Legal Weed Is Now a Legitimate Business, But Banks Are Still Acting Cagey About Handling the Money
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Retailers in Colorado began selling marijuana to any adult 21 or older New Year's Day, but most still lack the basic banking services used by every other legal business in the state. Industry experts fear this leaves the burgeoning marijuana industry vulnerable to the potential robberies, tax-evasion, wage theft, and money laundering that plague some cash-only businesses.
At issue are federal regulations that strongly prohibit financial transaction tied to illegal drug dealing, which in the eyes of the federal government, applies to every state-legal pot shop and medical marijuana dispensary.
As Don Childears, president and CEO of the Colorado Bankers Association, told the Denver Post, “[F]ederal law says any entity that holds deposits from another person, transfers funds between parties as in checks, debit cards, wire transfers, or otherwise is connected to the payments system — the movement of money from one financial entity to another party — must abide by federal law. That means you can't bank marijuana businesses now per federal law. Without the payment system, such an entity would amount to a big vault — cash in, cash out.”
Betty Aldworth, deputy director of the National Cannabis Industries Association and the advocacy director for the campaign that legalized marijuana in Colorado, said in a statement that owners and operators in the legal cannabis industry struggle daily with operational and safety challenges presented by the lack of access to basic banking services like checking and savings accounts.
“A lack of access to banking services is, quite frankly, the single most dangerous thing about the legal sale of marijuana for medical or social use,” she said.
There have been numerous cases just last year where criminals have taken advantage of these cash-only marijuana outlets. In November, two masked men held up a Boulder dispensary and in August, four people were charged with the armed robbery of a Denver dispensary. The shop named Seattle’s Best Dispensary by Seattle Weekly was robbed in November by two armed and masked subjects. Robberies in California include a shootout with a security guard in Palmdale, employees forced to strip naked by robbers in San Diego, and two shooting deaths during a robbery in Bakersfield.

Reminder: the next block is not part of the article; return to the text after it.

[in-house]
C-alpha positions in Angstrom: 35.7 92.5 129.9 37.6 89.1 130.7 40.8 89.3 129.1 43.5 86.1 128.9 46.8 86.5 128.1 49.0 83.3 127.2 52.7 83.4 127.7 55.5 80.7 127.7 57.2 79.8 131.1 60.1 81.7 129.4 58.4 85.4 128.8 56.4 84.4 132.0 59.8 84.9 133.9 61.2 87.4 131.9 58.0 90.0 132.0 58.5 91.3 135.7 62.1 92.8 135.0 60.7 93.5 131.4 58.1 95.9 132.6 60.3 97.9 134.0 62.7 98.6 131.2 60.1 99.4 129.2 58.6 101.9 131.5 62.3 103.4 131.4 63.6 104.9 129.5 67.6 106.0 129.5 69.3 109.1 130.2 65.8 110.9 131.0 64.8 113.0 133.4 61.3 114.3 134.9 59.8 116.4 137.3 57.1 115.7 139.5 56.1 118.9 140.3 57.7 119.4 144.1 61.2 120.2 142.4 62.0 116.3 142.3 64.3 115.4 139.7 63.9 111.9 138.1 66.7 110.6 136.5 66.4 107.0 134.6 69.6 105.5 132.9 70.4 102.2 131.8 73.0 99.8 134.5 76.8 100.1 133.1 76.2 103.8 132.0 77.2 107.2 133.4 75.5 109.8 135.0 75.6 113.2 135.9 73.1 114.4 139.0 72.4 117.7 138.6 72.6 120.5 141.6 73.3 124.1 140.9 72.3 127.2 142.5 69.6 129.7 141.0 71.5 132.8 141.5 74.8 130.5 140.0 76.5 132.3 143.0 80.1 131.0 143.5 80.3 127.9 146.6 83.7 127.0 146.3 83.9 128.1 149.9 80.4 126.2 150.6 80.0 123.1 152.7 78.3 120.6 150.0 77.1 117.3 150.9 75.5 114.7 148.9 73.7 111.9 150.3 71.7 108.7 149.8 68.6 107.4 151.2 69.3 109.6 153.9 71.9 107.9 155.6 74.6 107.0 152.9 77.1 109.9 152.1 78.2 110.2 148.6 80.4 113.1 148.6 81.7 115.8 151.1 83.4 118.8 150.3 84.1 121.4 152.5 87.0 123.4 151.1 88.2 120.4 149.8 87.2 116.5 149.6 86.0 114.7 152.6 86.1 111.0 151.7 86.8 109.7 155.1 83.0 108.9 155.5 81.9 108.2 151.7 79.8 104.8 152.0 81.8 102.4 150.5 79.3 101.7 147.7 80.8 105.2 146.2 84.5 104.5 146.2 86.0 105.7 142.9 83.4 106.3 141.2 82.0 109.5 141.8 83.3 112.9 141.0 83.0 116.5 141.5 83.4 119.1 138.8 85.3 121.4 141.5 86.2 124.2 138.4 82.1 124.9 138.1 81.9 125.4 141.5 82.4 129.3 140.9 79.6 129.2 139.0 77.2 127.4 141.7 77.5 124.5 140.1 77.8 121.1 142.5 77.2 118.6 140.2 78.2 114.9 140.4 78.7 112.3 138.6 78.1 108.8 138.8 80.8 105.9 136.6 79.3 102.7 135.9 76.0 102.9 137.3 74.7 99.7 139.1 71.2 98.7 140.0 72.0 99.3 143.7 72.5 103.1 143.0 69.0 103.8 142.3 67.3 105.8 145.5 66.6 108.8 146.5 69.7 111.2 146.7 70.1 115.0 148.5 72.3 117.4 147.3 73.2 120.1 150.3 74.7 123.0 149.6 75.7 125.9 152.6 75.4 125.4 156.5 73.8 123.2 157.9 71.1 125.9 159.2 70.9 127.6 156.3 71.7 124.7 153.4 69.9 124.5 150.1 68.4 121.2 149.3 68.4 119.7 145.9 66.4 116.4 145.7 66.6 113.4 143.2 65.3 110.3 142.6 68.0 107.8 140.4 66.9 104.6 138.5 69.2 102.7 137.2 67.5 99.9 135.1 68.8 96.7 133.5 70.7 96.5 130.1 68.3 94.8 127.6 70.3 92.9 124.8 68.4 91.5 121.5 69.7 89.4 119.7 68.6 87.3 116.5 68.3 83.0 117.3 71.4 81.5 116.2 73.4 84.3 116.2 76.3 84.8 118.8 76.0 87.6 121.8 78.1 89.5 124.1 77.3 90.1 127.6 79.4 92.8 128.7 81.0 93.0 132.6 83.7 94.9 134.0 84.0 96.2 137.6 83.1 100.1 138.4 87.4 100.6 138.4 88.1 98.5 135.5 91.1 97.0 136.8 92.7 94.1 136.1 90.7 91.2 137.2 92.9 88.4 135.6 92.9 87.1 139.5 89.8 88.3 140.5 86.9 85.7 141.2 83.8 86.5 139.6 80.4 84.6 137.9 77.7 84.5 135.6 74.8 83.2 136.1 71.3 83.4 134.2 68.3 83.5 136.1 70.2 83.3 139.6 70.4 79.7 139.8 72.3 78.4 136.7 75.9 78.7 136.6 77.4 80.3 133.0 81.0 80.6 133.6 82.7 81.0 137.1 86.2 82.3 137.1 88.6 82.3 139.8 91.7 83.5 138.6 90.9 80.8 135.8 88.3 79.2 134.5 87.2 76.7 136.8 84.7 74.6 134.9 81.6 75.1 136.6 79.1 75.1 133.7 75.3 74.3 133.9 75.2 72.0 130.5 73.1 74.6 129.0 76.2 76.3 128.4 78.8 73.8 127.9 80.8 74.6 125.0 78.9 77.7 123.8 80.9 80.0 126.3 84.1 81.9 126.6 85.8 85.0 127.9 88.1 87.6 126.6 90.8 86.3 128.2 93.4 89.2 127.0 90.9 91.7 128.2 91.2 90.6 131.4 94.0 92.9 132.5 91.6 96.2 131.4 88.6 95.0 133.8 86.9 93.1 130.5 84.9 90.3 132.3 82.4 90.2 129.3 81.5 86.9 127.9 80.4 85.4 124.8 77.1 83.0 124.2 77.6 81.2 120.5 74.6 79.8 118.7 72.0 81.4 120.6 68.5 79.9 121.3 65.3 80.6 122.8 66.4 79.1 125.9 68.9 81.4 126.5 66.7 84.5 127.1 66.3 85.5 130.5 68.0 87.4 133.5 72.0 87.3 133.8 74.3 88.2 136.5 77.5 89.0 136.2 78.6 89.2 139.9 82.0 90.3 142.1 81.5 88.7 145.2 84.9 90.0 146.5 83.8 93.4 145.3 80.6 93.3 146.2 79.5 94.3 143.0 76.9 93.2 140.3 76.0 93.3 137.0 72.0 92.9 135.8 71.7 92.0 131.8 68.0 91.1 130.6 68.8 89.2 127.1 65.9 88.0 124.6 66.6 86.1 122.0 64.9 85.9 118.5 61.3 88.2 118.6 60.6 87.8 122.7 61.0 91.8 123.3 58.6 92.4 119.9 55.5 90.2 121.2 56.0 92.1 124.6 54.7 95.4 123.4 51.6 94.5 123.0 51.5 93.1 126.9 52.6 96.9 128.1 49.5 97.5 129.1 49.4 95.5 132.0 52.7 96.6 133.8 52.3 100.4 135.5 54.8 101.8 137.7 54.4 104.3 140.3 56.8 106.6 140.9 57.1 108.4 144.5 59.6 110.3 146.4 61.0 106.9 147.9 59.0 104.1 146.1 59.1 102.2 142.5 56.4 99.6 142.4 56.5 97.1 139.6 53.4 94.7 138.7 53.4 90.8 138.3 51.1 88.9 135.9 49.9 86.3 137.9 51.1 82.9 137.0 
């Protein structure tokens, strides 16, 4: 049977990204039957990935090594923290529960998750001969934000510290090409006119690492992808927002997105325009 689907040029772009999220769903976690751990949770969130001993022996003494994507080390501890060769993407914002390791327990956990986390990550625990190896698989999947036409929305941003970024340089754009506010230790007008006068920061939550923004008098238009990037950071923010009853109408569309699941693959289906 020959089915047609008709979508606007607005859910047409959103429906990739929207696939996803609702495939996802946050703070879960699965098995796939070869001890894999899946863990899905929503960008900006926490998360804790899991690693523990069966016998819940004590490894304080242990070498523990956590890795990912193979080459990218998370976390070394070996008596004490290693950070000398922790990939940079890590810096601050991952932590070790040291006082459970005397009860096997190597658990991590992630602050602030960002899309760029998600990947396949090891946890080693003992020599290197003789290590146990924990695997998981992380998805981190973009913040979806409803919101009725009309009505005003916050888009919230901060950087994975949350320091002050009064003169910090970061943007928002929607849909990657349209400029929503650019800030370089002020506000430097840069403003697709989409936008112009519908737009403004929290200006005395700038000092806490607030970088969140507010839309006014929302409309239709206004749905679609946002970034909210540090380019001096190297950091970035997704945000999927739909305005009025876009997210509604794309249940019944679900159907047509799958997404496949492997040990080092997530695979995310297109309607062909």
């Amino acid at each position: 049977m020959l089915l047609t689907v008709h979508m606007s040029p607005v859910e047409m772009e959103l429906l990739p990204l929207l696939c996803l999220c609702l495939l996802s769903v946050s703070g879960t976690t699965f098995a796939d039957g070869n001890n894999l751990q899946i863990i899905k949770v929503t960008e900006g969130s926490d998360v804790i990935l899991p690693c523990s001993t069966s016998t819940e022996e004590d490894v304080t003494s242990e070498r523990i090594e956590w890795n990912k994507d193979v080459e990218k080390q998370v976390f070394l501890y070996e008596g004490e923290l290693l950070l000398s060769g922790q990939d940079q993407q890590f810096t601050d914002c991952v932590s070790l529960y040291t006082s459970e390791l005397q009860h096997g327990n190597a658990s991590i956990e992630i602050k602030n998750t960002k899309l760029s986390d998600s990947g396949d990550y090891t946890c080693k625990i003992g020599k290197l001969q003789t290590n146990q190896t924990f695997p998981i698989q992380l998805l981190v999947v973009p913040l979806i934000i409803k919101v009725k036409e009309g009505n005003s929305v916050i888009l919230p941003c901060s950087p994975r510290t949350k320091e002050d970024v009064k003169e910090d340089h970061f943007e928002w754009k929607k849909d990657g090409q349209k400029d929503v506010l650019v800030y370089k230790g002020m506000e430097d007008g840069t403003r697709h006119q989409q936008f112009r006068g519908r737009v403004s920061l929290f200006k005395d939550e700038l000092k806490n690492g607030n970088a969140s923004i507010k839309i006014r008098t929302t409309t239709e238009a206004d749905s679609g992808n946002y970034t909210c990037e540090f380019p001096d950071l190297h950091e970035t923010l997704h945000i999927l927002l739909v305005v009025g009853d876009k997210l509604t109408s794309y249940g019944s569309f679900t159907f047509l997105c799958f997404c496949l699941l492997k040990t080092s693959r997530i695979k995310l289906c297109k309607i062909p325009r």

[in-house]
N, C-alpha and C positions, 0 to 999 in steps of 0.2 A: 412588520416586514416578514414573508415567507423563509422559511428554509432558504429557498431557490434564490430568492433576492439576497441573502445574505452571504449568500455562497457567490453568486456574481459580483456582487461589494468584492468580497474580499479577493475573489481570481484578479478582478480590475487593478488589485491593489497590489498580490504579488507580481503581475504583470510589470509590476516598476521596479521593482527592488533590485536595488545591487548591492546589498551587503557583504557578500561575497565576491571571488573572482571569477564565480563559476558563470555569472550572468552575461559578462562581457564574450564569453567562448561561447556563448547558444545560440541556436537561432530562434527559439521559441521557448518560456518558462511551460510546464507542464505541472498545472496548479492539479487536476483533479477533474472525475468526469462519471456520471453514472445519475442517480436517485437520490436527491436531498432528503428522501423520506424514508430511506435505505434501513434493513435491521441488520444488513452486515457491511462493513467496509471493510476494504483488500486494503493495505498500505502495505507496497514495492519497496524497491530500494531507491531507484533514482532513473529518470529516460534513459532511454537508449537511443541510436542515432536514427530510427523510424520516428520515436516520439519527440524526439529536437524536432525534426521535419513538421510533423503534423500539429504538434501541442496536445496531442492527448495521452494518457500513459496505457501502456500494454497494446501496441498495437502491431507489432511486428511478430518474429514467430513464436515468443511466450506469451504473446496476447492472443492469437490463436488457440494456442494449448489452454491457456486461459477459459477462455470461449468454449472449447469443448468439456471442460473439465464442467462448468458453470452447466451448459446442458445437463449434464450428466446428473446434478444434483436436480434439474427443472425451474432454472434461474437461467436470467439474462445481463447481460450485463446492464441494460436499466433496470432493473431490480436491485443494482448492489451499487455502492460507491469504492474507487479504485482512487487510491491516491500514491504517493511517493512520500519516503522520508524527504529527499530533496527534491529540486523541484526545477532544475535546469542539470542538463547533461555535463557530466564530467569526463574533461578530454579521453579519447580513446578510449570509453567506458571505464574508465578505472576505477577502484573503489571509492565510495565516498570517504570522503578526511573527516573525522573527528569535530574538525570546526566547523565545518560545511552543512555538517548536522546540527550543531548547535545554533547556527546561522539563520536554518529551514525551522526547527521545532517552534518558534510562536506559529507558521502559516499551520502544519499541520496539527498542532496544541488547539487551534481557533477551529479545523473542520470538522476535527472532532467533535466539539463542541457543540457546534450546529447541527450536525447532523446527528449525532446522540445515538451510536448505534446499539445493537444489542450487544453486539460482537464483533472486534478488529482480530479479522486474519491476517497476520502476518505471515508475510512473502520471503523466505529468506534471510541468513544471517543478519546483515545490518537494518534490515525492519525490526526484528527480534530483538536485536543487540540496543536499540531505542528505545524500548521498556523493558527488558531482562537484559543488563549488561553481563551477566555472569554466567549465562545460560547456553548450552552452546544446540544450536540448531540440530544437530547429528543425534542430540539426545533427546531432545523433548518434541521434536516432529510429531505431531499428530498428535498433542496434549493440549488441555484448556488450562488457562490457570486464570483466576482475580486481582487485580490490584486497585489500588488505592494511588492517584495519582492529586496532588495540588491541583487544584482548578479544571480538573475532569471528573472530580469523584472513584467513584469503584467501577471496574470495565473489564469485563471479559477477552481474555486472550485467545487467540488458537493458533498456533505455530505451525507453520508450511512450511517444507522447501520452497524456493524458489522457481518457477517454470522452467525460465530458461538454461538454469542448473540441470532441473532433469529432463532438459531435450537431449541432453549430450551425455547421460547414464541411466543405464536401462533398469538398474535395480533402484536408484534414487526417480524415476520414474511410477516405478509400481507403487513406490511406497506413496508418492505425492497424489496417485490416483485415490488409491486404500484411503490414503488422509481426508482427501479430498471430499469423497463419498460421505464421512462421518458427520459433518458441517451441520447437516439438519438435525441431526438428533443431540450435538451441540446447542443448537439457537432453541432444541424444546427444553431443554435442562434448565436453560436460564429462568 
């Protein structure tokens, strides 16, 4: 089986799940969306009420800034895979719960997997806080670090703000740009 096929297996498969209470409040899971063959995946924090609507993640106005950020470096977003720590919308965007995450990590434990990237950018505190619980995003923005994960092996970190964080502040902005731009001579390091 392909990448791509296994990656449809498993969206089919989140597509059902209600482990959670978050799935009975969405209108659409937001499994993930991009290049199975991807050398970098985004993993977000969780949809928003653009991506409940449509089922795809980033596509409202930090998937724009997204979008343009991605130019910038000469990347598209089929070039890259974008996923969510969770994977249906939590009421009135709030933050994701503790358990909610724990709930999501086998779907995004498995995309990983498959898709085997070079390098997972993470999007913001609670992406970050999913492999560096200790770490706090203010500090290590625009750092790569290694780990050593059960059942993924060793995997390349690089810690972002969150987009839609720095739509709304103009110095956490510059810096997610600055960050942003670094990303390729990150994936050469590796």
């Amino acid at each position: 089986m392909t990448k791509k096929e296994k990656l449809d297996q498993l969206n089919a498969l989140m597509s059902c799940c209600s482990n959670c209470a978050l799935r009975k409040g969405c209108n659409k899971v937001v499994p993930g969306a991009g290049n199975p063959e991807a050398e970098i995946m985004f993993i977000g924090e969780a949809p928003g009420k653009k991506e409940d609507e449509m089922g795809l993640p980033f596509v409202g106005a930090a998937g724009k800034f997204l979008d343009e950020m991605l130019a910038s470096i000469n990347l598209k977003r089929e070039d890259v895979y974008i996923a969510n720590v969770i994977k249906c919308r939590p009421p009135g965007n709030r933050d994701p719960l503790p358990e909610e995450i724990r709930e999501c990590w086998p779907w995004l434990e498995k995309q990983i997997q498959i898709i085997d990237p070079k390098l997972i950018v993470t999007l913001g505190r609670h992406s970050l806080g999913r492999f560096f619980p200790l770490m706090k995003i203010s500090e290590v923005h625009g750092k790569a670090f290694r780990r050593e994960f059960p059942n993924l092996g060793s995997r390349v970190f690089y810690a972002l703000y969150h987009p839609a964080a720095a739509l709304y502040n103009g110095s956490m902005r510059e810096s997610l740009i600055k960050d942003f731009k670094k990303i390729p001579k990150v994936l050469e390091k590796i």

Toni Fox, owner of 3-D Cannabis Center in Denver (where Iraq war vet Sean Azzariti made the nation’s first legal weed purchase, to combat his PTSD), said, “The widespread perception that cannabis retailers hold large amounts of cash, despite top-notch security and monitoring, creates an inherent danger for businesses owners, employees and communities alike.”
Legislators at the state level have little recourse to assist their state’s newly legal businesses in finding banking services. Washington State Sen. Bob Hasegawa of Seattle has proposed a state-owned banking system, similar to the Bank of North Dakota, which is the only state-owned bank in the nation. But that system still leaves such a bank in the lurch when it comes to processing the money a marijuana business might deposit. Fred Joseph, Colorado's commissioner of banking noted that all non-cash banking transactions, such as ATMs, electronic funds transfers, credit card processing and checking, must clear the Federal Reserve System. The bank could take a pot shop’s cash, he explained, but then couldn’t do anything with it.
At the federal level, several legislators have banded together to propose bills that would ease the anti-drug-money-laundering regulations for banks in legal marijuana states. Representatives Ed Perlmutter (CO-07) and Denny Heck (WA-10), along with a bipartisan group of 24 other representatives, introduced HR 2652: The Marijuana Business Access to Banking Act of 2013, but it languished in the House Judiciary Subcommittee on Crime, Terrorism, Homeland Security, and Investigations back in September.